First Quarter 2020

Nebraska

By: Rubina Khaleel

Question:

A Hennessy & Roach, P.C., seven state Liability Group analysis on the question of Collateral Source Issues related to Medical Bills, specifically, what is admissible before the jury?

 

Answer:

The Collateral Source Rule is an evidentiary rule in negligence actions that which excludes damages from any source of collateral compensation available to the party seeking recovery.   “This rule provides that benefits received by the plaintiff from a source wholly independent of and collateral to the wrongdoer will not diminish the damages otherwise recoverable from the wrongdoer. The theory underlying the adoption of this rule by a majority of jurisdictions is to prevent a tortfeasor from escaping liability because of the act of a third party, even if a possibility exists that the plaintiff may be compensated twice.”  Hiway 20 Terminal, Inc. v. Tri-Cty. Agri-Supply, Inc., 232 Neb. 763, 767, 443 N.W.2d 872, 875 (1989

 

Evidence of compensation from a collateral source is not necessarily inadmissible to issues other than the measure of damages.  The evidence may not be admissible as evidence to the “value” of the injury, it may be admissible as evidence of the “extent” of the injury.  Ferlise v. Raznick, 202 Ne. 745, 748-49, 277 N.W.2d 94, 95 (1979).

 

The Nebraska Supreme Court has decreed that “Damages, like any other element of a plaintiff’s cause of action, must be pled and proved, and the burden is on the plaintiff to offer evidence sufficient to prove the plaintiff’s alleged damages.” J.D. Warehouse v. Lutz & Co., 263 Neb. 189, 195 (2002).

The rule on recovery of past and future medical expenses in Nebraska states that “[a] plaintiff, injured by another’s negligence, is entitled to recover the reasonable value of medical expenses incurred as the result of the negligently caused injury and to recover the value of future medical expenses that are reasonably certain to be incurred as the result of the injury.” Renne v. Moser, 241 Neb. 623, 634 (1992). “A plaintiff’s evidence of damages may not be speculative or conjectural and must provide a reasonably certain basis for calculating damages.” Shipler v. General Motors Corp., 271 Neb. 194, 231 (2006). “[U]ncertainty as to the fact of whether damages were sustained at all is fatal to recovery, but uncertainty as to the amount is not if the evidence furnishes a reasonably certain factual basis for computation of the probable loss.” Id. “The proof is sufficient if the evidence is such as to allow the trier of fact to estimate actual damages with a reasonable degree of certainty and exactness.” Id. “The amount of damages to be awarded is a determination solely for the fact finder, and the fact finder’s decision will not be disturbed on appeal if it is supported by the evidence and bears a reasonable relationship to the elements of the damages proved.” Id. at 232. Whether the evidence of damages is reasonably certain is a question of law and not a matter to be decided by the trier of fact.  Id. “The trial court must first determine whether the evidence of damages provides a basis for determining damages with reasonable certainty, i.e., is not speculative or conjectural. If such a basis is provided, the issue of damages can be submitted to the jury.” Shipler, 271 Neb. at 231. “The jury is instructed that the plaintiff must prove the nature and extent of the damages by the greater weight of the evidence, not whether the evidence of damages is reasonably certain.” Id.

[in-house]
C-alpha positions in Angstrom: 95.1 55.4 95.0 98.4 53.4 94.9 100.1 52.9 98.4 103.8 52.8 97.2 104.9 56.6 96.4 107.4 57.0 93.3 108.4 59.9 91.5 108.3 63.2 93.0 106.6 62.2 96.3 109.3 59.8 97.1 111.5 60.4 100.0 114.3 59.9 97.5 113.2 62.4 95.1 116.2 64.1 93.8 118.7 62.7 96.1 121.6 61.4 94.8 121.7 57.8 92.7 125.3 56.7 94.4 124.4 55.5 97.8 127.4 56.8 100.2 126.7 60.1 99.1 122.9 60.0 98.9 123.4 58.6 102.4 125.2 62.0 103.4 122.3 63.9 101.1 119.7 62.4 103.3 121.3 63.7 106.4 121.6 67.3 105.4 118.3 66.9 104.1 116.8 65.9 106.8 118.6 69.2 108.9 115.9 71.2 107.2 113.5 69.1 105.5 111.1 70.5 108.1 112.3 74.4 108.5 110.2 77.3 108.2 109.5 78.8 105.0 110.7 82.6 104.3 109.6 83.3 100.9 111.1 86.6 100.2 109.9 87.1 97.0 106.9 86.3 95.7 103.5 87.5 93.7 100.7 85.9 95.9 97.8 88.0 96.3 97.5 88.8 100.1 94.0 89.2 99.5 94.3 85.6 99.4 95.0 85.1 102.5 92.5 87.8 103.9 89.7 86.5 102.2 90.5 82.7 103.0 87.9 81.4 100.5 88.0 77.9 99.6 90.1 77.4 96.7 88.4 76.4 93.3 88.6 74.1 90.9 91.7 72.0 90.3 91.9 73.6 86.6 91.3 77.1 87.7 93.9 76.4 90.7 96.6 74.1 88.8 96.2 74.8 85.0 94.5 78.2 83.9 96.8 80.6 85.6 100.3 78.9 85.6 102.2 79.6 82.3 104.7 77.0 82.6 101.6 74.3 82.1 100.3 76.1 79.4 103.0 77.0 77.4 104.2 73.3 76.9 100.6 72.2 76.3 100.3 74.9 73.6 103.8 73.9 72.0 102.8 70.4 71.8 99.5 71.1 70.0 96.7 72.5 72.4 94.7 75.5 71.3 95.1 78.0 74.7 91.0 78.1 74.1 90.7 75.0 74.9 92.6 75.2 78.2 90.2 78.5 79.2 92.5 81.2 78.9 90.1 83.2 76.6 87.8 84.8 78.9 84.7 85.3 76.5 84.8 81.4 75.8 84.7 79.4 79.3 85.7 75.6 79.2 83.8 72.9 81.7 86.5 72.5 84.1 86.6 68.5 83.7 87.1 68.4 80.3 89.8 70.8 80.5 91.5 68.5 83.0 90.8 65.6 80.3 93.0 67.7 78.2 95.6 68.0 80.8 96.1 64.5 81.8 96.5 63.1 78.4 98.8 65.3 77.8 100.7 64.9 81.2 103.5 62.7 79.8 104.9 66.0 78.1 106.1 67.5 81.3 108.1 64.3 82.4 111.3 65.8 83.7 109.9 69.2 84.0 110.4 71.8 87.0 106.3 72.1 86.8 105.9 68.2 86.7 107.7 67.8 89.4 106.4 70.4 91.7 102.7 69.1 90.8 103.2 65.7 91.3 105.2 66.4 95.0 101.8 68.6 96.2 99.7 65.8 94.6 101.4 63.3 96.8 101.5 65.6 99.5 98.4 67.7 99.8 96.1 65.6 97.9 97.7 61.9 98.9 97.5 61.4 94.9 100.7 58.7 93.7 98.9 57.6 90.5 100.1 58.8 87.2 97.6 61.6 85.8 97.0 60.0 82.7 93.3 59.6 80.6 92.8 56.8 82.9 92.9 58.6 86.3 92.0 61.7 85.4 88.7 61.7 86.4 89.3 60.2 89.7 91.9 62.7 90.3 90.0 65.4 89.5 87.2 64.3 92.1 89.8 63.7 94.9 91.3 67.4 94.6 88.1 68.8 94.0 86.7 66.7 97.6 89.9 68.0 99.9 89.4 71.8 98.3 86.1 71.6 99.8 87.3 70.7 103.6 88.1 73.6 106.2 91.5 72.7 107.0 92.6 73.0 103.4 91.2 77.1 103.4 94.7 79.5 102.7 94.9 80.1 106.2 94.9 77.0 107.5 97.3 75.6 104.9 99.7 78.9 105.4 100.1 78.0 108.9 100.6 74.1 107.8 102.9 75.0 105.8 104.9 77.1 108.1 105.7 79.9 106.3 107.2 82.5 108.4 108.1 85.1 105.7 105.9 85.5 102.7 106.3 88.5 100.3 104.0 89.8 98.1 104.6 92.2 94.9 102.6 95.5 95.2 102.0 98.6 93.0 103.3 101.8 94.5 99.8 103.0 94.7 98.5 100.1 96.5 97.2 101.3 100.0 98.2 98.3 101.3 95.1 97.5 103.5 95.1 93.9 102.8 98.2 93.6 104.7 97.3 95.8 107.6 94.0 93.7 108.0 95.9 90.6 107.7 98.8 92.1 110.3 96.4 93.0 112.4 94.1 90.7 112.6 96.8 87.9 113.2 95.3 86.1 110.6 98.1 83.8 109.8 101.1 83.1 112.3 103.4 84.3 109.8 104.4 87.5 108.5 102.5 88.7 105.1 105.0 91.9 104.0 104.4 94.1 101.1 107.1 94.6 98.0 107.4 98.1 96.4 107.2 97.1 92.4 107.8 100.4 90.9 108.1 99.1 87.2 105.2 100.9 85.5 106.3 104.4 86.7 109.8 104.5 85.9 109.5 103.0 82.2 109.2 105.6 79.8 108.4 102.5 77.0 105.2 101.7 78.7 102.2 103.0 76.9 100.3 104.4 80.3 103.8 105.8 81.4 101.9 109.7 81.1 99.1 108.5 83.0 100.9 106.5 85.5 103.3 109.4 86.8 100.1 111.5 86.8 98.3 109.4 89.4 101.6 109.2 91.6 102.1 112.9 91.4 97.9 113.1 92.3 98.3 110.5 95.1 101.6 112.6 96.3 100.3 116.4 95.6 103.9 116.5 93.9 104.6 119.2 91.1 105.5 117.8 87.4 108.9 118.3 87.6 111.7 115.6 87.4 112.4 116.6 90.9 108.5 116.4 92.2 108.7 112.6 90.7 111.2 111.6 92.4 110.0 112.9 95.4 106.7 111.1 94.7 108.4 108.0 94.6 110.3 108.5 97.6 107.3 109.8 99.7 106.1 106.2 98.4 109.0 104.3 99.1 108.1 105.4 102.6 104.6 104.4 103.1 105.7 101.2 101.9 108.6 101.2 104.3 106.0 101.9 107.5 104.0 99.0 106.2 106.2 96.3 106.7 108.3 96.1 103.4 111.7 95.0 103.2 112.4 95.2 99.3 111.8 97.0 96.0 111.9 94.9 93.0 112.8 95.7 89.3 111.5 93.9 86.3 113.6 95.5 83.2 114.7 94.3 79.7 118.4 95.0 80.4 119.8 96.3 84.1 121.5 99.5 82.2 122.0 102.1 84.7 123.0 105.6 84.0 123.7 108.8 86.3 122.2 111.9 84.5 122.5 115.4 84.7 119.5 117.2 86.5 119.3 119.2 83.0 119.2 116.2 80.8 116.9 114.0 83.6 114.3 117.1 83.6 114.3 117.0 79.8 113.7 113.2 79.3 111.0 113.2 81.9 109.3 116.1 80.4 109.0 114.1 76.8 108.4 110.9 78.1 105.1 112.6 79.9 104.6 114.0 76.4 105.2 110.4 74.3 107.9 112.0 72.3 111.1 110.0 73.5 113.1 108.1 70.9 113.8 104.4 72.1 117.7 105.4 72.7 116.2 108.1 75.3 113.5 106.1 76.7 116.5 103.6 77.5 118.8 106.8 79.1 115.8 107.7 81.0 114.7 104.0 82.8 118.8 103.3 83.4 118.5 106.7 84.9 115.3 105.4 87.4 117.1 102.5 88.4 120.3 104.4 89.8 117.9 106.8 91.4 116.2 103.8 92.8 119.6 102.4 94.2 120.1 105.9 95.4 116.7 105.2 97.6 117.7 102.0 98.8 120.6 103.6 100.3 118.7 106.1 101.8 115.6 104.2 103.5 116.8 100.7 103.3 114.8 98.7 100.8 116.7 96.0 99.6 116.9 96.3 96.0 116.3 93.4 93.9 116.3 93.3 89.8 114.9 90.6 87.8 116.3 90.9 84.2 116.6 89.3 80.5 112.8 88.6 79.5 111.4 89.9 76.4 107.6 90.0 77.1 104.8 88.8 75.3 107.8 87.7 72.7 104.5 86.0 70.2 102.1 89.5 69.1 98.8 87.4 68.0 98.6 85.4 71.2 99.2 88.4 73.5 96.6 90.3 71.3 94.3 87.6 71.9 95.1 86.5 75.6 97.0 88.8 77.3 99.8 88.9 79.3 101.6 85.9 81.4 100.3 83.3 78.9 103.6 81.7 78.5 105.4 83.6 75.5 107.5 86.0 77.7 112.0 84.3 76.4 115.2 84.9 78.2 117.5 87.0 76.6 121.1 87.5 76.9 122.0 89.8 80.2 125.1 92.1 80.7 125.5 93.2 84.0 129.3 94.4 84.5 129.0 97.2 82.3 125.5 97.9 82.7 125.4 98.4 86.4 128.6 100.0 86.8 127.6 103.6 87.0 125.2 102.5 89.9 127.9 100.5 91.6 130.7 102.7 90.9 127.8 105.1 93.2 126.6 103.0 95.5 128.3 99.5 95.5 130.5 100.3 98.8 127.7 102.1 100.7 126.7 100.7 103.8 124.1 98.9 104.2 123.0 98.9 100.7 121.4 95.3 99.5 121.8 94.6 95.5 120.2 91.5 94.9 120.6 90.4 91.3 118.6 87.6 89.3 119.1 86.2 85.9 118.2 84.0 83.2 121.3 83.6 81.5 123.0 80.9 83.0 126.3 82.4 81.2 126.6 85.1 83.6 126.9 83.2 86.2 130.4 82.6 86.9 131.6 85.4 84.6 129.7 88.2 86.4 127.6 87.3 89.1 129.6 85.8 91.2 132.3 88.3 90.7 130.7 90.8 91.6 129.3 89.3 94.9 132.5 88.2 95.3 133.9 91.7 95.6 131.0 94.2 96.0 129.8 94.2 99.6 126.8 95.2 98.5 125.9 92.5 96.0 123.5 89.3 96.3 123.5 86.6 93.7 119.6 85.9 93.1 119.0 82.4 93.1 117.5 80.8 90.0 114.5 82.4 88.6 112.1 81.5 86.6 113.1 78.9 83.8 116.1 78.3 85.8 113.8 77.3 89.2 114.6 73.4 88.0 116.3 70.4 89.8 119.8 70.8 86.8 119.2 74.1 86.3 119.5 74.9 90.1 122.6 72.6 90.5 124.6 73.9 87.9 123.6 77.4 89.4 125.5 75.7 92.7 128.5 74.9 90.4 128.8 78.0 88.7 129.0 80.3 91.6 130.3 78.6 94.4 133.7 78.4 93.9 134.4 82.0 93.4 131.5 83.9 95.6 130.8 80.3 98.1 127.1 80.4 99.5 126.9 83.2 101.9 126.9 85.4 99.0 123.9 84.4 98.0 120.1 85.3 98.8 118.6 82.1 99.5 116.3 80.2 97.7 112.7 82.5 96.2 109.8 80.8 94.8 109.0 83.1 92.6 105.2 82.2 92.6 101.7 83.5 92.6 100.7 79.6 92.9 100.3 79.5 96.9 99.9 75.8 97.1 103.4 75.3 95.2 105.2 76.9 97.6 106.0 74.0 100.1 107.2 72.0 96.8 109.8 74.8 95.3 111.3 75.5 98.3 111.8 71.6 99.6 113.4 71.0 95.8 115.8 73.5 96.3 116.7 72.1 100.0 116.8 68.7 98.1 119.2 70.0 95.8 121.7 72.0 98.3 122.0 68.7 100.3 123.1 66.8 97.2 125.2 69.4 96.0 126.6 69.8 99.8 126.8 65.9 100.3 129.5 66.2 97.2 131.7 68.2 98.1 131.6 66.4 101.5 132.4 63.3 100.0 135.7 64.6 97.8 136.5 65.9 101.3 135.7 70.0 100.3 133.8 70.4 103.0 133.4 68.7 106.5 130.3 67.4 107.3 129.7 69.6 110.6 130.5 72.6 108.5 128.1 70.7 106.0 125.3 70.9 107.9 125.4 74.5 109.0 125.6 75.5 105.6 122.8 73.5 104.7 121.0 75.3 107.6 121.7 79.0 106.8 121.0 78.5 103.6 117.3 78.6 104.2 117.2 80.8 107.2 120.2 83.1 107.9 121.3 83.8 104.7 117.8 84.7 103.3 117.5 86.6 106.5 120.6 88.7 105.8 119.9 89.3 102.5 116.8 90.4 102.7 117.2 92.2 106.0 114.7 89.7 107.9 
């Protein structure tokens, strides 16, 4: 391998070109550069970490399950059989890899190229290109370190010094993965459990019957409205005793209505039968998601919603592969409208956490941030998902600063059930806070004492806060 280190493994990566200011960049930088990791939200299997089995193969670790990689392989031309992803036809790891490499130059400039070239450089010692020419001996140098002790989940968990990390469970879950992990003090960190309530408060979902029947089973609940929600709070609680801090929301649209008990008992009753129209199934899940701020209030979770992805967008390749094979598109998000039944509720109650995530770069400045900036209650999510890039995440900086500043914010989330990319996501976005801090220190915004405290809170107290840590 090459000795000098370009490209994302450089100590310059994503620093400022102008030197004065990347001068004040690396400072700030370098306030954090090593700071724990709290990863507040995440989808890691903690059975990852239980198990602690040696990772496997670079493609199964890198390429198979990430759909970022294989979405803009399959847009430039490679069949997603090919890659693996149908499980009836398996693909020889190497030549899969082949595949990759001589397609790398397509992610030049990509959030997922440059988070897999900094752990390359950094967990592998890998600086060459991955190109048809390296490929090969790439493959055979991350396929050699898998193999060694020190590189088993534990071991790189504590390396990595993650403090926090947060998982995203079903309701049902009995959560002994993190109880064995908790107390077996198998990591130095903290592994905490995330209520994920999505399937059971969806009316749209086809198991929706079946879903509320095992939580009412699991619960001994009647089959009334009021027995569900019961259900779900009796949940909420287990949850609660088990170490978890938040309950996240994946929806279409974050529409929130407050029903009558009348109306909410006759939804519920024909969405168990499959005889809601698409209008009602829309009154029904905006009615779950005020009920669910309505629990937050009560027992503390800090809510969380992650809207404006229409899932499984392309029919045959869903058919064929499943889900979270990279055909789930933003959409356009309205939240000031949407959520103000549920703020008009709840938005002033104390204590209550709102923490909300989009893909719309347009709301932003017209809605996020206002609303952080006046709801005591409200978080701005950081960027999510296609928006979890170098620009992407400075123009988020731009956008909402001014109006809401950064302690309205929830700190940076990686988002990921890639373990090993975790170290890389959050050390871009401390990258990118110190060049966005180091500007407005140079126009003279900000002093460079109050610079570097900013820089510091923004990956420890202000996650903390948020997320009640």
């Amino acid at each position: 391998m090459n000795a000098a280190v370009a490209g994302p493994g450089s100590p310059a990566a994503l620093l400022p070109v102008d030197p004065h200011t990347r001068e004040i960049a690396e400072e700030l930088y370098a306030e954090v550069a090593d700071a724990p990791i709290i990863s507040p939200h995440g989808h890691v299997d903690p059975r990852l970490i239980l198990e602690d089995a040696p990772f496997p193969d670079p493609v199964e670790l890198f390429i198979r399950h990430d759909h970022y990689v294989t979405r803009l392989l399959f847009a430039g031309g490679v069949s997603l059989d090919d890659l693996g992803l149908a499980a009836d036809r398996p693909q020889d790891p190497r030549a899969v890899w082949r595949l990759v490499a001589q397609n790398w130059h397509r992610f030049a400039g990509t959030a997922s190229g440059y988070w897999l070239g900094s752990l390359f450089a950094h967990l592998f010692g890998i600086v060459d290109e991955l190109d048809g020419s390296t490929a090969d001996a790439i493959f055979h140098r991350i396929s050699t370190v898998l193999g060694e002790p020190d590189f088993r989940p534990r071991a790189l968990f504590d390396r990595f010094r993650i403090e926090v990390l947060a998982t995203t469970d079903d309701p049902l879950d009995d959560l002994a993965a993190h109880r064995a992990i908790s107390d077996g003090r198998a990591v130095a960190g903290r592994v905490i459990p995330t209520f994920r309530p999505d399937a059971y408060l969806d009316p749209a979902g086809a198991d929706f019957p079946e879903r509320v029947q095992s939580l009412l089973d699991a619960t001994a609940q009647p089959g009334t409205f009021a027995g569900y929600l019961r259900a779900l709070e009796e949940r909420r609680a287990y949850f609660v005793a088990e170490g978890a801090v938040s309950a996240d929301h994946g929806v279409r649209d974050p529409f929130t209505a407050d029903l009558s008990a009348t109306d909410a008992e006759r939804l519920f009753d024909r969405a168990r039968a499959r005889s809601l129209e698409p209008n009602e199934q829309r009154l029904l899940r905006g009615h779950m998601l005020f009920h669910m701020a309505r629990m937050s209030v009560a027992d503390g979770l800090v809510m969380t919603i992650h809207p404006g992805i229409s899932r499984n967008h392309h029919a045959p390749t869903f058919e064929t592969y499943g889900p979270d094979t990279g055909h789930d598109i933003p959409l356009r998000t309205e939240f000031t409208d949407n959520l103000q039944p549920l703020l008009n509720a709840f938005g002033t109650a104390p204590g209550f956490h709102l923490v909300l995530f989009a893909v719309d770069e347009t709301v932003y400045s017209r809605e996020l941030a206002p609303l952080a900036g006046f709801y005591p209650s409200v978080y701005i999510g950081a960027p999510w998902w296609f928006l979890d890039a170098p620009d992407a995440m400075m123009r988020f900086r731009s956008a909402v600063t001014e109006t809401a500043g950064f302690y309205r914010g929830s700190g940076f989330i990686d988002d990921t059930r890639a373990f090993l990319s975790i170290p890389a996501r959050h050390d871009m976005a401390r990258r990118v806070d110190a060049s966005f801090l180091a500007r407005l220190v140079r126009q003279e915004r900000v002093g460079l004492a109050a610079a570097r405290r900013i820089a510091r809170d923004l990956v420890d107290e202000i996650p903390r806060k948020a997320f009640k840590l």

With regard to future medical expenses, “the amount of future medical expenses is not required to be established with mathematical certainty before the plaintiff may recover their value.” Renne, 241 Neb. at 634. The nature of future medical expenses “requires consideration of future events that can only be reasonably predicted, but not conclusively proved, at the time of trial.” Pribil v. Koinzan, 266 Neb. 222, 229 (2003). However, “conjecture or possibility regarding future medical expenses is insufficient to submit to a fact-finder the issue of future medical expenses.” Id. “The need for future medical services and the reasonable value thereof may be inferred from proof of past medical services and their value.” Schaefer v. McCreary, 216 Neb. 739, 743 (1984). “Before a trial court may submit to a jury any question concerning the permanency of a plaintiff’s injury and future medical expense, the plaintiff must have presented sufficient relevant evidence for the jury to determine whether the plaintiff has sustained a permanent injury and will incur future medical expenses as a result of the injury.” Renne, 241 Neb. at 635. If the plaintiff makes this showing, “the jury should be instructed . . . that the plaintiff may recover damages for injuries ‘reasonably certain’ to be incurred in the future.” Shipler, 271 Neb. at 232, quoting Pribil, 266 Neb. at 229. In doing so,  the following factors may be considered:  the reasonable value of medical care and supplies actually provided and reasonably certain to be needed in the future, lost wages, the reasonable value of the earning capacity [the plaintiff] was reasonably certain to lose in the future, the reasonable monetary value of the physical pain and mental suffering she had experienced and was reasonably probable to experience in the future, and the reasonable monetary value of her loss of enjoyment in the past and which s/he is reasonably probable to experience in the future. Id.

“Social legislation benefits, including payments by Medicare and Medicaid, are excluded by the collateral source rule.”  Finckle v. State, 273 Neb. 990, 1009, 735 N.W.2d 754, 772 (2007).